A licensed engineer will most likely:


l        Look at the damage to accessible members and calculate whether the reduction in cross section due to insect damage is enough to cause the structure to fail to meet Code. 

l        Review the damage with an eye to determining if the key structural elements are damaged, and check the effect of this damage on the overall structure.

l        Attempt to work around the fact that many elements are not visible, and look for other signs of structural failure (i.e., cracks, settlement, bowing or sagging of adjoining walls, floors, and ceilings)


Most old houses and many new ones have insect damage. Depending on the extent of the damage, the wood often does not have to be totally replaced. The level of damage is often not easy to put in terms of black and white terms.  While the easy answer for the structural repair contractor is to replace all damaged wood, it is also the most expensive answer!  Reputable structural repair contractors try to avoid unnecessarily expensive, across the board wood replacements. This is why they recommend a structural engineering review.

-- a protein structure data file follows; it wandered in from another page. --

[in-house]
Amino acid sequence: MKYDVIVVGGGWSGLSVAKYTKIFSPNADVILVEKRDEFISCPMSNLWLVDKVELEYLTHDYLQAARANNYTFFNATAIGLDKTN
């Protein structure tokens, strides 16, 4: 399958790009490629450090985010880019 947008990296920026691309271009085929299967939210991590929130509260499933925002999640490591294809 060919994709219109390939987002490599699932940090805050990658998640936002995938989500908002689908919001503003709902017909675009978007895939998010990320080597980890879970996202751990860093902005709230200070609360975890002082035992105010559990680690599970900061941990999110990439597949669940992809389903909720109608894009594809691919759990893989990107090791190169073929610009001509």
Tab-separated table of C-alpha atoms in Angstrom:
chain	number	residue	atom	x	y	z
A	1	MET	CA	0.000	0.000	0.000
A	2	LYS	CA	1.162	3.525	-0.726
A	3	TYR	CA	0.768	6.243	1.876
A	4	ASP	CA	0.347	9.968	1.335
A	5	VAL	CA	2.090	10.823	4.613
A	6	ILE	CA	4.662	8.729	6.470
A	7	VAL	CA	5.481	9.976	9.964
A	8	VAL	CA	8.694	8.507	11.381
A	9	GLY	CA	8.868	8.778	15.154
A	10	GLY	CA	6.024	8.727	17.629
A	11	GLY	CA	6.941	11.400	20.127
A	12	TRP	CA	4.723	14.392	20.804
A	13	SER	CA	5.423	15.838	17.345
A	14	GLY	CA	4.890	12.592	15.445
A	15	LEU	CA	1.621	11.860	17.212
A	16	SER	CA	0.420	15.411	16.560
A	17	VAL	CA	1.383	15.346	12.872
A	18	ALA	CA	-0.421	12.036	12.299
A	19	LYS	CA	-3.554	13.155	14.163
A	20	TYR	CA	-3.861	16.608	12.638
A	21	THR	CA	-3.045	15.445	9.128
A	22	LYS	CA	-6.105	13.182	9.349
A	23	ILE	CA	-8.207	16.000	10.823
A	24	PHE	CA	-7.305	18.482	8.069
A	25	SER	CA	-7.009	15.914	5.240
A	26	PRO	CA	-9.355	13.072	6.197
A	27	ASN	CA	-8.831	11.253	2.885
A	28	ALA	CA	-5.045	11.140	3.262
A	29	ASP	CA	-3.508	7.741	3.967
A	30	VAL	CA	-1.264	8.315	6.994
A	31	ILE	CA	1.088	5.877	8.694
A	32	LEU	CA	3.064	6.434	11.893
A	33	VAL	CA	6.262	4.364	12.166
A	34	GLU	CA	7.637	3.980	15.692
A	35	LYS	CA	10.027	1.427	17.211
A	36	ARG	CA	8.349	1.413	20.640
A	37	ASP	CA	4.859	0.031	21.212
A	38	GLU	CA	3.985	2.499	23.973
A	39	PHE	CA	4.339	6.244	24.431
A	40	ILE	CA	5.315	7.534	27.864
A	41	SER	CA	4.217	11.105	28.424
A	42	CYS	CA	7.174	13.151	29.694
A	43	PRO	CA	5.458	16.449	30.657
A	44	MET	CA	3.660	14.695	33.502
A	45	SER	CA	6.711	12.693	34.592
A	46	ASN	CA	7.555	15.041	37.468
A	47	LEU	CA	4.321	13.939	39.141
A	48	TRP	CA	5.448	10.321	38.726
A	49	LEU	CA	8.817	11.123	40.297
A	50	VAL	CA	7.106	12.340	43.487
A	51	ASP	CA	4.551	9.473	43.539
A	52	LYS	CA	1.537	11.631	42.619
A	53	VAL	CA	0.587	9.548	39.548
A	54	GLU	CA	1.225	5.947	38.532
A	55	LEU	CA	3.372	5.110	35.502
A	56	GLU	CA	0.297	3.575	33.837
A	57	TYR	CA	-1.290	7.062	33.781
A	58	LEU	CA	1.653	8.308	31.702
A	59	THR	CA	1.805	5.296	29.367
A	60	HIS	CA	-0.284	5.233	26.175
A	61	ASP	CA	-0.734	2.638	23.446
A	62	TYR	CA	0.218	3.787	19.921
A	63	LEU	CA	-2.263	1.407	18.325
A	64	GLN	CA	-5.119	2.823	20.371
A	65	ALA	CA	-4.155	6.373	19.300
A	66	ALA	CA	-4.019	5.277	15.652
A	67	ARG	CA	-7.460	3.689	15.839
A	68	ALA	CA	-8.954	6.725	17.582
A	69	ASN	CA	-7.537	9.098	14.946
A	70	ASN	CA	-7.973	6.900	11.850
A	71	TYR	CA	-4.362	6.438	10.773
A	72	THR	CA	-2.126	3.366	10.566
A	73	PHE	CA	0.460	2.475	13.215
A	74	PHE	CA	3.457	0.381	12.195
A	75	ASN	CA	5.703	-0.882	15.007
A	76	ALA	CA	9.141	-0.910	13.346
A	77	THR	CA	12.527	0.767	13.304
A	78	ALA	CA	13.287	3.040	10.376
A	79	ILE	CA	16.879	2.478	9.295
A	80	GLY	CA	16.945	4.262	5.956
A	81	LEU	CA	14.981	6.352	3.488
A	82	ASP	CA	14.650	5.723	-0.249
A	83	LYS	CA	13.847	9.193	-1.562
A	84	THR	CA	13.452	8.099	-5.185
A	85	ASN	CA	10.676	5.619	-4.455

What to Do After All the Opinions Are Given:


The home owner, pest inspector and structural engineer can advise the homeowner on the damage that they see, but cannot comment on the parts of the structure that they cannot see. They can advise the homeowner of their opinion of the structure, and their opinion of the likelihood that the structure is intact, based on their experience.


The biggest risk for the homeowner--and this risk ultimately must be borne by the homeowner---is what to do about the wood that cannot be seen. It is often behind finished walls. If all of the damage were visible, it would be easy to form an opinion on the integrity of the structure. All the experts can do, however, is due diligence in reviewing what they can see.


The homeowner cannot expect the inspectors and engineers to be miracle workers, but they can expect an opinion on the structure that is based on due diligence of the expert. If that is not enough, then a good “rule of thumb” is that: if you are uncomfortable with living in a house based on the opinion of three experts; and are concerned about the structural parts that could not be inspected; or cannot afford to do the repairs in a worst case scenario if the damage does turn out to be severe, then do not buy the house.





An Example of Hidden Damage:

Powder post beetle damage was uncovered in these “normal looking” joists.

After poking with a sharp tool, the full extent of damage was seen.

The remaining beam strength was roughly determined based on the remaining intact material.

Damage to the structure’s hidden beams was impossible to view, but by studying the surrounding

structural elements it was the engineer’s opinion

that there were no other significant hidden issues  (photo by V.Popp, PE)








©2004 by V. Popp



Victor A. Popp, PE

Vice President

VPOPP Incorporated